"(4) whether such prejudice, if any, may be avoided or lessened by a protective order of the court or provision included in its final judgment.
"Notwithstanding the failure to join any person who should have been joined, the court may render a judgment against the plaintiff whenever it is determined that the plaintiff is entitled to no relief as a matter of substantive law."

Plaintiffs claim that, while he is a proper permissive party plaintiff, Scott is not a necessary party required to be joined as a plaintiff under GCR 1963, 205. That rule requires joinder as parties of all persons "having such interests in the subject matter of an action that their presence in the action is essential to permit the court to render complete relief". GCR 1963, 205.1. An important distinction must be noted between a "necessary" party and a "proper" party as those terms relate to rules for necessary and permissive joinder.

"The designations `necessary' and `proper' parties connote their ordinary meaning. All `necessary' parties must be joined or brought in so that there can be a complete adjudication of rights and interests. `Proper' parties, on the other hand, may be joined or brought in, but their omission does not result in a nonjoinder or give ground for motion to dismiss. As to them, plaintiff has an election to join them or leave them out as he sees fit." 1 Callaghan's Michigan Pleading Practice (2d ed), § 15.36, p 505.

The Michigan court rule concerning necessary joinder has seldom been construed in the context of the issue presented in this appeal. The federal rule which governs the joinder of necessary parties, FR Civ P 19, is based upon the same principles and objectives that led to the formulation of GCR 1963, 205. Construction of this federal rule is therefore helpful to an understanding of the application of the Michigan rule in this case. See 1 Honigman Hawkins, Michigan Court Rules Annotated (2d ed, 1983 Supp), p 299.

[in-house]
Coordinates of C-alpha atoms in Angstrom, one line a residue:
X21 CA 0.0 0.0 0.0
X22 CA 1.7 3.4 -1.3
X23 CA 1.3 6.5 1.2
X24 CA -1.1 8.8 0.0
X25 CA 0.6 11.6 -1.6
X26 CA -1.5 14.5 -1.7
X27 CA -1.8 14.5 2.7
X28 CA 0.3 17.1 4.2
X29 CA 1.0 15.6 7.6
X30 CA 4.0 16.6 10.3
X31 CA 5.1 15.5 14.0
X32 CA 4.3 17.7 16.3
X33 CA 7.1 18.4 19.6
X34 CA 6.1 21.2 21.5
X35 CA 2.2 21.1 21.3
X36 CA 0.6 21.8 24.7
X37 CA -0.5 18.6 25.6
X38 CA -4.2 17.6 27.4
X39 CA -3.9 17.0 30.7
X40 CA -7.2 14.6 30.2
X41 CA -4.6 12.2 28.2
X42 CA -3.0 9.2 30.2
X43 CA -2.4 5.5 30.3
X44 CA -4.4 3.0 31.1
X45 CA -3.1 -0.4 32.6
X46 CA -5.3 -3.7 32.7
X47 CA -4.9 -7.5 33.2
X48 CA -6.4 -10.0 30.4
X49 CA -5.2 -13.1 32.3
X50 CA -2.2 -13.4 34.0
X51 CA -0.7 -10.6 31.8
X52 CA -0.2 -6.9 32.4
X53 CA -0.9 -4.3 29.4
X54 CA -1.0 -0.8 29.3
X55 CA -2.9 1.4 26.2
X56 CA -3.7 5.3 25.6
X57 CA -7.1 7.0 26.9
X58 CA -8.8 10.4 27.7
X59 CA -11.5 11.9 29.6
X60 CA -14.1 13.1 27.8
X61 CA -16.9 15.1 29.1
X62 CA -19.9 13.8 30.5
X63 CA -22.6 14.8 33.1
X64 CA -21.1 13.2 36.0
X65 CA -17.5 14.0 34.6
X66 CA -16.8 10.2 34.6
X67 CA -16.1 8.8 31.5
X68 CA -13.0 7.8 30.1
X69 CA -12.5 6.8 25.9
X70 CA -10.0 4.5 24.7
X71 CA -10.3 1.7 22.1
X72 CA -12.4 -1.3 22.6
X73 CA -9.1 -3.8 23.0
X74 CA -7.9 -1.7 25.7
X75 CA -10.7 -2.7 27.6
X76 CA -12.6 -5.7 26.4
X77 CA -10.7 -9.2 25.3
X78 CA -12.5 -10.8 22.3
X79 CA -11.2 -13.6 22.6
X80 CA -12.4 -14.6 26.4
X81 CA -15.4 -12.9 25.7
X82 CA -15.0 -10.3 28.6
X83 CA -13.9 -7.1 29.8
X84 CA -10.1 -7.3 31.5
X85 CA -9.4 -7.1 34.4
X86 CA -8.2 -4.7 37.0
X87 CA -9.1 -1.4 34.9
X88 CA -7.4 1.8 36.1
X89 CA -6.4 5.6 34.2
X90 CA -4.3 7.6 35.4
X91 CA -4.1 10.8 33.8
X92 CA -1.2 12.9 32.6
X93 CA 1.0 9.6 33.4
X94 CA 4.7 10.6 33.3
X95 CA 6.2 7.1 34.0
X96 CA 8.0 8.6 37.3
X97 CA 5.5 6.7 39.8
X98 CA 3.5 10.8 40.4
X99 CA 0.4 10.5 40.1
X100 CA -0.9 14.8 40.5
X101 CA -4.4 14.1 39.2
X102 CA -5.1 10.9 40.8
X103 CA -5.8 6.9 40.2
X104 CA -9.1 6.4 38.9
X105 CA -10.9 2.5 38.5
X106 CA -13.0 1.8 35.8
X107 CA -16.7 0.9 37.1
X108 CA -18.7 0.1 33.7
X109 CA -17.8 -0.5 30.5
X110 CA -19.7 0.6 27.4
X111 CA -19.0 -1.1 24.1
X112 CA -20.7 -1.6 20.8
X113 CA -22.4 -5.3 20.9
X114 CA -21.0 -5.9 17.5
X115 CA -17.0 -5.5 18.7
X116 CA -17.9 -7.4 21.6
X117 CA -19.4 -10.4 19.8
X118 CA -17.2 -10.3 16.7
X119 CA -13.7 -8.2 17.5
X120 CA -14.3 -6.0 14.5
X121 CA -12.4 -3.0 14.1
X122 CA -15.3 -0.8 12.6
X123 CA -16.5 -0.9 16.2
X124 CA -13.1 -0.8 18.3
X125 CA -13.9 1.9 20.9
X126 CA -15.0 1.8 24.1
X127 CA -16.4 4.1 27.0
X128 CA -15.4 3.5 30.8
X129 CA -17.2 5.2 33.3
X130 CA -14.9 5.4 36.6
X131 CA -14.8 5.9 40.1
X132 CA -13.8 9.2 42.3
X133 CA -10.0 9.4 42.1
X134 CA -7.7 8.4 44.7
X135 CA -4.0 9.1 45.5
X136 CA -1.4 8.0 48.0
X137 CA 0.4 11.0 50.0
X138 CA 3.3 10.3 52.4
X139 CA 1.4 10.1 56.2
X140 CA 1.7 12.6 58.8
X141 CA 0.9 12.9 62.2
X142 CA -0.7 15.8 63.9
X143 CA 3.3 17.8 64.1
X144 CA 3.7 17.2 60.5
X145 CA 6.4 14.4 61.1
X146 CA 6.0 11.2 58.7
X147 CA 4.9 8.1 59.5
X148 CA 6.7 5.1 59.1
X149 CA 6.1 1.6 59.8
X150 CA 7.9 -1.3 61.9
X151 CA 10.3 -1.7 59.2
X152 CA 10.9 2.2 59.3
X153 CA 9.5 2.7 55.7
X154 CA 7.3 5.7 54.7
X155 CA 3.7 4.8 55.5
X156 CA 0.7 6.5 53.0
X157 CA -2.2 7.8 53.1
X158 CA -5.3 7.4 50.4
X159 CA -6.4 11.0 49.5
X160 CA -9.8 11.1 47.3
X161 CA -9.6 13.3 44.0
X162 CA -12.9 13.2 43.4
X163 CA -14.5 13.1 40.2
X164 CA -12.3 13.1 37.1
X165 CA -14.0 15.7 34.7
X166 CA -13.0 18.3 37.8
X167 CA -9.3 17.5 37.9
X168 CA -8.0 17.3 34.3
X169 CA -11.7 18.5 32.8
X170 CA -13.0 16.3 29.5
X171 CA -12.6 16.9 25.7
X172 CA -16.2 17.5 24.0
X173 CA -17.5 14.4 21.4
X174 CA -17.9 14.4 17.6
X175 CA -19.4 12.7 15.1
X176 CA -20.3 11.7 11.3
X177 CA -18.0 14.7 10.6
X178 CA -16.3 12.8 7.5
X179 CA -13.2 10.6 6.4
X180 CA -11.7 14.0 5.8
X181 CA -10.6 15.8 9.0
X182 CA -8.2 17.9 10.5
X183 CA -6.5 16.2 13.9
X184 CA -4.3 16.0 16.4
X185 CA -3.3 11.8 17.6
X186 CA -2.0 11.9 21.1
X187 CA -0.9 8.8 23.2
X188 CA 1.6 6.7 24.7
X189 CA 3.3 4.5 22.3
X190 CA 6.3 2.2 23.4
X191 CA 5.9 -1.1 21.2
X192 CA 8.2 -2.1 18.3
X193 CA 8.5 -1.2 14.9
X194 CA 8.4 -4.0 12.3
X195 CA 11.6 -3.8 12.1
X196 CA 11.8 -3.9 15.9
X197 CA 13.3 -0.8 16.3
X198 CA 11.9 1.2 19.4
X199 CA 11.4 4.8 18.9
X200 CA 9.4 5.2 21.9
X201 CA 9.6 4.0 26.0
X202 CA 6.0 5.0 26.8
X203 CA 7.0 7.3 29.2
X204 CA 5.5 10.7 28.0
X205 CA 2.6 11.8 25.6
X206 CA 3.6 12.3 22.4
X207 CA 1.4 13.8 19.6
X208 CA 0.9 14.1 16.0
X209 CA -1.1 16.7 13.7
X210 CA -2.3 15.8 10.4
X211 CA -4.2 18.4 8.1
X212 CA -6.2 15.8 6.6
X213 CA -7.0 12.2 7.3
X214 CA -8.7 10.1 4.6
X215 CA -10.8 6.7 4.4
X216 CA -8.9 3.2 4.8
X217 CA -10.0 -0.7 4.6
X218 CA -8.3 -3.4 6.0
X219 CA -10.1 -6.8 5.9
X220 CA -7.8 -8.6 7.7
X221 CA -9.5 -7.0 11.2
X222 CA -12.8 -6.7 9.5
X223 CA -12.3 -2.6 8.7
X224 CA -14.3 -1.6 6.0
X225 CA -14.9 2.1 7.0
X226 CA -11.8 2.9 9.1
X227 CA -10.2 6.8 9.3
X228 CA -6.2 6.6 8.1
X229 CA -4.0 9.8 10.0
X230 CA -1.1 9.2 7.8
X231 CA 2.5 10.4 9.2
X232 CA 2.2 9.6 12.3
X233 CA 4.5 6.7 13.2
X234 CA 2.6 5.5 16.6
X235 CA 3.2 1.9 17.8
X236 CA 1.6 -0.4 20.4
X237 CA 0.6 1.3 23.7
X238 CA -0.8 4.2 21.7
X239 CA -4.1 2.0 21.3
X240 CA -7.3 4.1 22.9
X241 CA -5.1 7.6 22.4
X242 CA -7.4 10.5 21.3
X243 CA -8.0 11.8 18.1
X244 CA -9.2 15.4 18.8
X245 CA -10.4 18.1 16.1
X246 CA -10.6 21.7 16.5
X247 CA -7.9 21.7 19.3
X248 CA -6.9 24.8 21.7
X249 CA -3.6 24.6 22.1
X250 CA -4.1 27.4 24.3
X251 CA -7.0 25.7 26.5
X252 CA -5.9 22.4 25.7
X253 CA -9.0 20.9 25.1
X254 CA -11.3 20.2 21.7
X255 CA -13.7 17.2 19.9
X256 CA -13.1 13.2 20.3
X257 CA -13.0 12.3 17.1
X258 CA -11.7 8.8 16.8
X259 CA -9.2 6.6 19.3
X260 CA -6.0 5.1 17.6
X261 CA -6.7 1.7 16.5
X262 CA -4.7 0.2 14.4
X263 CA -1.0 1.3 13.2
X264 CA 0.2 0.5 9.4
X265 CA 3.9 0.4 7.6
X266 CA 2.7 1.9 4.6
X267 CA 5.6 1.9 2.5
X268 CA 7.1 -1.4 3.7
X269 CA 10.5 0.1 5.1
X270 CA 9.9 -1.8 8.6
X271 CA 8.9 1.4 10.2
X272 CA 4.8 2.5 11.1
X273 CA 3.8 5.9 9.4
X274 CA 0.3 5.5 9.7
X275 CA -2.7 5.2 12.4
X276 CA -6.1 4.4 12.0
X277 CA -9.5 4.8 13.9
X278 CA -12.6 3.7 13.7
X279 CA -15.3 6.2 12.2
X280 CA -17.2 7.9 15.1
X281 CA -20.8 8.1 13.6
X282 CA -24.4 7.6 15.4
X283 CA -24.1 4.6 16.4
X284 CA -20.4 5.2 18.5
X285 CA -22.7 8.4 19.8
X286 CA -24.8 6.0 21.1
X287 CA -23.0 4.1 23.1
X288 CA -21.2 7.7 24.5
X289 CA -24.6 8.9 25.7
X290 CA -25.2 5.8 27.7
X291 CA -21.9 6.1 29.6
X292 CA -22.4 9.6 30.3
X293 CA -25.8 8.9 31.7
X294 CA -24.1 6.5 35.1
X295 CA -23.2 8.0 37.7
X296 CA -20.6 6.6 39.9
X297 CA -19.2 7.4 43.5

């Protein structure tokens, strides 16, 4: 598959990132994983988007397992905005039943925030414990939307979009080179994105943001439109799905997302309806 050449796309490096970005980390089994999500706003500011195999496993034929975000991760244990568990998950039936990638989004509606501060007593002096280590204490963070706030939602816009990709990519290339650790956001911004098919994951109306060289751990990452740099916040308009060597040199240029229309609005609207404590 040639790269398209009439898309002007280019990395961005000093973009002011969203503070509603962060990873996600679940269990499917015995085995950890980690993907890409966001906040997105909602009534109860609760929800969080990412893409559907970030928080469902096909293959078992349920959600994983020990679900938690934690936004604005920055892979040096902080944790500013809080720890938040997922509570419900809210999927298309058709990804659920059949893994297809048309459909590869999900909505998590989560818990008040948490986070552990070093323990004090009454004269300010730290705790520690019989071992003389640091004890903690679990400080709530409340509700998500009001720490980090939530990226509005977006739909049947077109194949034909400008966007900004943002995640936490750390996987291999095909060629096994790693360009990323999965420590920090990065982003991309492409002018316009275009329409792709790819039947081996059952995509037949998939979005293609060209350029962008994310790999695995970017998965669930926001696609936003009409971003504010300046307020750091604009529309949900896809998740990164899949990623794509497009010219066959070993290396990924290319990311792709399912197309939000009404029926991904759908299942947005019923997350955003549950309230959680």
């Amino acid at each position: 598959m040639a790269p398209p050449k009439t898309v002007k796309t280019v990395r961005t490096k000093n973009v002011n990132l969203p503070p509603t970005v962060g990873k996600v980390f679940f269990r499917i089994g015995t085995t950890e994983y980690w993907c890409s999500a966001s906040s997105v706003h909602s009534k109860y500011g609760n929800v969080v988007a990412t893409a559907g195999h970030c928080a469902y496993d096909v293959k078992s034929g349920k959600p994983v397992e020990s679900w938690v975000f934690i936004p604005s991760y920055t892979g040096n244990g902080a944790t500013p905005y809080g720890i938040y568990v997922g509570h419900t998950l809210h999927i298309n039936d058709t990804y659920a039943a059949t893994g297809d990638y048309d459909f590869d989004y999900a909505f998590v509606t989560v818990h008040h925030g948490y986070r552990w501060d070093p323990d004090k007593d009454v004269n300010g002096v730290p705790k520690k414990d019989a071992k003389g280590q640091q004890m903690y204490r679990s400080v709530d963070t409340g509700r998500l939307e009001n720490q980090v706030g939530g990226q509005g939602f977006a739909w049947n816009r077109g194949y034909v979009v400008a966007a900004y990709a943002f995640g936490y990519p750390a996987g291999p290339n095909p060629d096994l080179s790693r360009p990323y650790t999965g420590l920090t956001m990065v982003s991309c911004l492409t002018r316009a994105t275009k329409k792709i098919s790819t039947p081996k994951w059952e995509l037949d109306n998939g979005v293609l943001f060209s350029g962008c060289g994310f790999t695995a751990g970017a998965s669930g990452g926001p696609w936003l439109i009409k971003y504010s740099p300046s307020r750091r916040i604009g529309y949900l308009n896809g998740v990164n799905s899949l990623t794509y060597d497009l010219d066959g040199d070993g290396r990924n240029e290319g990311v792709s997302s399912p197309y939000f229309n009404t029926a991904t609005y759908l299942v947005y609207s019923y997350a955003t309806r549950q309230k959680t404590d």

FR Civ P 19 does not generally necessitate the joinder of plaintiffs advancing tort claims against the same defendant for injuries arising out of the same transaction or occurrence, even where the potential co-plaintiffs are related by blood or marriage, provided that each plaintiff has a separate, independent cause of action. Cortez v Los Angeles County, 96 FRD 427, 428 (CD Cal, 1983); see also 7 Wright Miller, Federal Practice and Procedure, § 1623, p 245.

In the case of Field v Volkswagenwerk AG, 626 F.2d 293 (CA 3, 1980), multiple plaintiffs asserted rights against the defendant arising out of the same occurrence and presented common questions of law and fact. The trial court denied a motion to dismiss one of the plaintiffs in her individual capacity, emphasizing that her continued presence in the action individually as well as in her representative capacity minimized delay and expense and avoided the risks to the defendant inherent in having to litigate the same basic questions in two forums against different parties. The appellate court reversed that decision and emphasized the distinction between necessary and permissive joinder requirements:

"The right to separate and individual relief asserted against VWAG by Ivana in her individual capacity, however, even though it arises out of the same occurrence, exists quite apart from the claims asserted by Michael Field and Arthur Field's estate and, if upheld, would impose upon VWAG an obligation separate and distinct from its obligations to the other parties. Complete relief under Rule 19(a)(1) `refers to relief as between the persons already parties, not as between a party and the absent person whose joinder is sought, and mere theoretical considerations of disposing of the whole controversy should not be employed' to dismiss an action `where it appears unlikely that absent persons could be adversely affected.' Indeed, to dismiss the action on the ground that Ivana is indispensable would appear `to deny a principal aspect of several liability.'

* * *